Custom carpentry features were added in the bathrooms — and throughout the house — by Clayton Madere and his late father.
“It was a father and son thing we enjoyed and connected on,” said Clayton Madere. “In the two houses previous to this one, we also did some of the carpentry together.”
The elder and younger Maderes fabricated turned wooden legs for the kitchen island’s new extension, made Krista Madere’s vanity table in the master bath, and made the antique reproduction pediment cabinet (copied from one of her design books) that commands attention in the sitting room.
They also made the Brazilian mahogany plate rack in the keeping room.
“We have something he created in nearly every room, and we feel blessed for that,” Krista Madere said of her late father-in-law.
In addition to updating the kitchen with new counters, an island extension, a travertine farmhouse sink and new hardware, she enlisted Evolution Stone of Baton Rouge to bring her vision of a clean-lined, marble-clad vent hood to life.
“I think I’d call our style traditional with a touch of modern,” she said.
While most of the furnishings from the last house transitioned nicely to the Maderes’ new home, Krista Madere commissioned furniture designer Alex Doorman of Doorman Designs in New Orleans to make a new bed for the master suite.
The airy canopy-style bed actually is a combination of two of Doorman’s beds, created to accommodate the space needs — and ceiling fan — in the room.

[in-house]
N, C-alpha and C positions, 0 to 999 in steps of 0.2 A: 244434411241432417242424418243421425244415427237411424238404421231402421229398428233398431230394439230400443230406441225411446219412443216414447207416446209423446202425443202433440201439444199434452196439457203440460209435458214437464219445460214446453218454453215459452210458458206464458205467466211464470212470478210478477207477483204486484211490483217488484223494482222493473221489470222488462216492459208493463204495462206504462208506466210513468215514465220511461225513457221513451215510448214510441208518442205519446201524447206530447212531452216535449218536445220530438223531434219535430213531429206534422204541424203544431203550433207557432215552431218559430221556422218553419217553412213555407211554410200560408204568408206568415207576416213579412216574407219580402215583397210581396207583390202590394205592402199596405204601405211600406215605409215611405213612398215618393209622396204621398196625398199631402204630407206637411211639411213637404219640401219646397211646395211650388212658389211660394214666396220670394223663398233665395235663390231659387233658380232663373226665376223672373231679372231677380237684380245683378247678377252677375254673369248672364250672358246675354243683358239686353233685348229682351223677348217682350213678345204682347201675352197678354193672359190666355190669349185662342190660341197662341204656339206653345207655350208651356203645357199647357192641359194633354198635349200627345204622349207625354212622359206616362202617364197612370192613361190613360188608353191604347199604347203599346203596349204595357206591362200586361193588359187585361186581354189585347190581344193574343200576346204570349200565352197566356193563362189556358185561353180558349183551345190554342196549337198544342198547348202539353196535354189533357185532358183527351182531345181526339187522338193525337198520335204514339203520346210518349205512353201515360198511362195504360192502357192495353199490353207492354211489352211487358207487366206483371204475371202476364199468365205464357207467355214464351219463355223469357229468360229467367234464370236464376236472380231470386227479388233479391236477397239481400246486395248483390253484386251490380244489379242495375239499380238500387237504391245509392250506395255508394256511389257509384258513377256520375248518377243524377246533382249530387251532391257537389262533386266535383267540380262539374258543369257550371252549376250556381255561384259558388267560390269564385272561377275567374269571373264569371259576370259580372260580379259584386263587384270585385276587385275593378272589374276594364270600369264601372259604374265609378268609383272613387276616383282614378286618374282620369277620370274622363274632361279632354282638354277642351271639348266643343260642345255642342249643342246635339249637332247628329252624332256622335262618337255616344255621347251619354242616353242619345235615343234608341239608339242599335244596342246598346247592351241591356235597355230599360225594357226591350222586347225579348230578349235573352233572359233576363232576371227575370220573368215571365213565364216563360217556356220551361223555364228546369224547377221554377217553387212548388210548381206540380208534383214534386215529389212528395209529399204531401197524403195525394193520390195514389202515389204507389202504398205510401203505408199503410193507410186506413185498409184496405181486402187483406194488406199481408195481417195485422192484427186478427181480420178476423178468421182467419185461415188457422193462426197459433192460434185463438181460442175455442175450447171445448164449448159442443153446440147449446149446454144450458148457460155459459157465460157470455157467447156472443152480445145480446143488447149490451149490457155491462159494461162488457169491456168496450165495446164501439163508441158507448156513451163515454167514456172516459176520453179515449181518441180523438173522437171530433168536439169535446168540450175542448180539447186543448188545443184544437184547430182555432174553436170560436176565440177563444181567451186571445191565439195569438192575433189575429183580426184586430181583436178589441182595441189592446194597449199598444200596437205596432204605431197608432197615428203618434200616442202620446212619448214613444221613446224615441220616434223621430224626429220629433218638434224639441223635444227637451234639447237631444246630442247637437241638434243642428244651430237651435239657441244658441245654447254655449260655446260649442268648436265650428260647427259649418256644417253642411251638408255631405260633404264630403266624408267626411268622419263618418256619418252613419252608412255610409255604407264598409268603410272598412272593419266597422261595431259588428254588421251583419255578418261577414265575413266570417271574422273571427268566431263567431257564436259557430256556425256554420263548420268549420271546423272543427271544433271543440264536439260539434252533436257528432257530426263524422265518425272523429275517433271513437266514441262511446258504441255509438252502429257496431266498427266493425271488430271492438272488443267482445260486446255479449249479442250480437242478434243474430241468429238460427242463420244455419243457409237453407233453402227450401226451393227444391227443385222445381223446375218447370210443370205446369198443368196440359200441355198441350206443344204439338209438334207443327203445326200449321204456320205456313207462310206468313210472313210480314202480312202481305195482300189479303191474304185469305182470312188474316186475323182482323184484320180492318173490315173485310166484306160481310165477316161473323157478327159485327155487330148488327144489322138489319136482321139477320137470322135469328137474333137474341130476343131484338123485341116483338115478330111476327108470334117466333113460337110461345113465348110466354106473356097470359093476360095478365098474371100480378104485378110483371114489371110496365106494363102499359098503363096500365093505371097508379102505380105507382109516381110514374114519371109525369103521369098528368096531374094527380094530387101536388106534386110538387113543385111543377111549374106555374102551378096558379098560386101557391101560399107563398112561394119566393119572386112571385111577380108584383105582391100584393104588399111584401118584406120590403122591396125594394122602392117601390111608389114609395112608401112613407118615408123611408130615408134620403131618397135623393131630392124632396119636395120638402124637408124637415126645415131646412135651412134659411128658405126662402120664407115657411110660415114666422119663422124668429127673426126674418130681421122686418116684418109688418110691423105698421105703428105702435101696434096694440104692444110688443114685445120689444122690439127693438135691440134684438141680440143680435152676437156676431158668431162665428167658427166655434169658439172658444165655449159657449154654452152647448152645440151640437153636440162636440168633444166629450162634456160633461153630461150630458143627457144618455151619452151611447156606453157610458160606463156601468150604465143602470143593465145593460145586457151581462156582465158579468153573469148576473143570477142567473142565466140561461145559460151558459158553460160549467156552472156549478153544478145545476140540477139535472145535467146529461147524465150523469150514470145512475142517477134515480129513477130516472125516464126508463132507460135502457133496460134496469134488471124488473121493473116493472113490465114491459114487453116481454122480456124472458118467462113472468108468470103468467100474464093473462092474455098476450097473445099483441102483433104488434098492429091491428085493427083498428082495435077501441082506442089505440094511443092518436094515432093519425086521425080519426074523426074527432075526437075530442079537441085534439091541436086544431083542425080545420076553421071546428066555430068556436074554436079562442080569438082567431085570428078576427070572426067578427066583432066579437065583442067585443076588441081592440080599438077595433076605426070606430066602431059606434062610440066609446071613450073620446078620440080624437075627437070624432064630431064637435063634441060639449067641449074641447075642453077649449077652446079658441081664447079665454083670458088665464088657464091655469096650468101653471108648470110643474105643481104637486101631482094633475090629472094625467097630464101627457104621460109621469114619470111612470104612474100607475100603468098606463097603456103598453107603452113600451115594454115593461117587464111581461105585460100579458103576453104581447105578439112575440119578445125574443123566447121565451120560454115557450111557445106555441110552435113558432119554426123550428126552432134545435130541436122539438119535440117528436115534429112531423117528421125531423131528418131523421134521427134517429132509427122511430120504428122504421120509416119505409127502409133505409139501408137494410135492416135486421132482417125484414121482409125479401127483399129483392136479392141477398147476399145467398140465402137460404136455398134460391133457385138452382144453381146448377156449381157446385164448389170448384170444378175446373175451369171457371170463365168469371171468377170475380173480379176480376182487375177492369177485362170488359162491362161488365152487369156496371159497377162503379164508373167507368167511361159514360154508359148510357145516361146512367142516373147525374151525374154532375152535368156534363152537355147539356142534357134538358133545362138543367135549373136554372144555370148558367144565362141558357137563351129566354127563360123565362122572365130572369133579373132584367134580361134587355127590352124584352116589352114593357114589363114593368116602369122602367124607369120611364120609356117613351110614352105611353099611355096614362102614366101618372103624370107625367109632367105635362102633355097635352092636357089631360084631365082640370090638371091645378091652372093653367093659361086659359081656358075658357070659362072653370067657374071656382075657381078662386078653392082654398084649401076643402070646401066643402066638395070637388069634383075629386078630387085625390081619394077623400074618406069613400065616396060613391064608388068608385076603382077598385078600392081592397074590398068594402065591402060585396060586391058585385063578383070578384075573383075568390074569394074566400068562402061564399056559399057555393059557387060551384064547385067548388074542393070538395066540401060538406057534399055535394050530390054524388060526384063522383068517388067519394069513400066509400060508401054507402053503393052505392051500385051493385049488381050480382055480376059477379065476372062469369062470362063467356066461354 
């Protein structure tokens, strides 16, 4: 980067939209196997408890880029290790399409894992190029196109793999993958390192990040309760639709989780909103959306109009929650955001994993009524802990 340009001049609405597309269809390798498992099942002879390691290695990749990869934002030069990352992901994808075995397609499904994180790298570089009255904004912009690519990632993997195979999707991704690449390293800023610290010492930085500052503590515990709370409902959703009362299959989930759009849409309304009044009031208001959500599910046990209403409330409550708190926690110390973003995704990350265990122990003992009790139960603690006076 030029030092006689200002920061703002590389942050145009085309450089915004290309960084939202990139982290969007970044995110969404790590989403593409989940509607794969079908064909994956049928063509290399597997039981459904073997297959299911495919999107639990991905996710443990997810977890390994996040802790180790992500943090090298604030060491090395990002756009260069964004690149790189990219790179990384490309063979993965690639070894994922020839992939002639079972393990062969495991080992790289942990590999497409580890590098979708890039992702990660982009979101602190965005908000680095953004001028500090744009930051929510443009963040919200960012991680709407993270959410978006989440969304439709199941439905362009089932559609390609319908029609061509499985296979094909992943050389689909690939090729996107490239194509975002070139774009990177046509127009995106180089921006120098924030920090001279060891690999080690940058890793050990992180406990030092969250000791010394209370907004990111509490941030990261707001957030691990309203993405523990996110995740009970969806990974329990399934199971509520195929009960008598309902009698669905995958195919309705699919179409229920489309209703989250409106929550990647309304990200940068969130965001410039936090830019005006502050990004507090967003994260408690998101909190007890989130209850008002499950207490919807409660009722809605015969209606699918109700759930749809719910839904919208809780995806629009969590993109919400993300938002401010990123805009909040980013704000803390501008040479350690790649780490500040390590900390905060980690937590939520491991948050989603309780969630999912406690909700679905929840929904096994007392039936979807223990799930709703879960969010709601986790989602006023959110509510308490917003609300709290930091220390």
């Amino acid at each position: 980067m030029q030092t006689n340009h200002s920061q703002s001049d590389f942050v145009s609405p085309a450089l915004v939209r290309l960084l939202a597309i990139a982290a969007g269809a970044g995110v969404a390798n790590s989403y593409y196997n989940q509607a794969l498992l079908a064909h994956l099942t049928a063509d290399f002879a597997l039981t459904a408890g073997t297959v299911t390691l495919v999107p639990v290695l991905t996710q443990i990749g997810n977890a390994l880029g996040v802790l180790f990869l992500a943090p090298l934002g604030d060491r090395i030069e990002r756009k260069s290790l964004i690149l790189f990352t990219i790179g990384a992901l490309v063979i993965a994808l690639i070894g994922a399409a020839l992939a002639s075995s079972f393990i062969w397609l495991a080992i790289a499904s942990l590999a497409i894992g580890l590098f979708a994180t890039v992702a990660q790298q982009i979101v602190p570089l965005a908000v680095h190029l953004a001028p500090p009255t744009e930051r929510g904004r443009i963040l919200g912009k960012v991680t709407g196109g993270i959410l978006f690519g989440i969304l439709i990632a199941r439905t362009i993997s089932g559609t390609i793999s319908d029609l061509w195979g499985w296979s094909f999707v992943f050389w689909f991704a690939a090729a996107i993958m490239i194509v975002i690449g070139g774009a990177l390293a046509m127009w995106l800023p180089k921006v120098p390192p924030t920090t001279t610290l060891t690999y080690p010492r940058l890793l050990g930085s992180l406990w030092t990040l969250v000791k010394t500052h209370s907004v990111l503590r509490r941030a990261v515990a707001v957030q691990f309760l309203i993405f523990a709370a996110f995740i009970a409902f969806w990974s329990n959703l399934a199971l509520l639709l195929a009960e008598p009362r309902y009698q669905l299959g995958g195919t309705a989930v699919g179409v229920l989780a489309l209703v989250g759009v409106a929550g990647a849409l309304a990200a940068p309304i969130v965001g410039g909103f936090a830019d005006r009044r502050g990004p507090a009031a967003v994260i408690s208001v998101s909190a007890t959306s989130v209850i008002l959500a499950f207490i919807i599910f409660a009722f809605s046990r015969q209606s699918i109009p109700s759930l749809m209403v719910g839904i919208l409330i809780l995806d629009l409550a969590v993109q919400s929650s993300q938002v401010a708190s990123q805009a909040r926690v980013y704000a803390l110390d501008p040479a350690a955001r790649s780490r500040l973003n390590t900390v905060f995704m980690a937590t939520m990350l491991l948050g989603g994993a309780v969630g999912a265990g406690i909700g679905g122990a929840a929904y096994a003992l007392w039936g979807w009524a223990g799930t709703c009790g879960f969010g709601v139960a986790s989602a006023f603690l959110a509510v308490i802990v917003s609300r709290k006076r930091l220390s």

Krista Madere found the majority of the new lighting, which ranges from antique reproduction chandeliers and vintage-inspired sconces to contemporary pendants, through Chairish.com, and she repurposed several tables herself using chalk paint.
Creative ideas and solutions extend to the art in the house. She got the look of an original Hunt Slonem canvas without the price tag by framing a piece of one of the nationally known artist’s bunny-emblazoned fabric designs.
A framed scarf by local designer and artist Ashley Longshore likewise delivers the color and whimsy of Longshore’s paintings at a fraction of the price.
At the same time, original, signed paintings by artist Henry Gasser, who is known for his images of Newark, New Jersey, and was a close friend of Krista Madere’s grandfather, also an artist, are a treasured part of the décor, still in their original matting and frames.
The Maderes’ brought classic New Orleans ambiance to the exterior of the home and the landscaping’s long-established palm trees by adding Bevolo gas lanterns, boxwood shrubs and hedges, and climbing jasmine, all perennial local favorites.
But all the work was in service to a single goal.
“After closing, I became hyper-focused on transforming this house into our home,” said Clayton Madere, who passed down skills learned from his father to his own son in the process.
“Houses that existed before us bring challenges, but perseverance restores character while new memories are made.”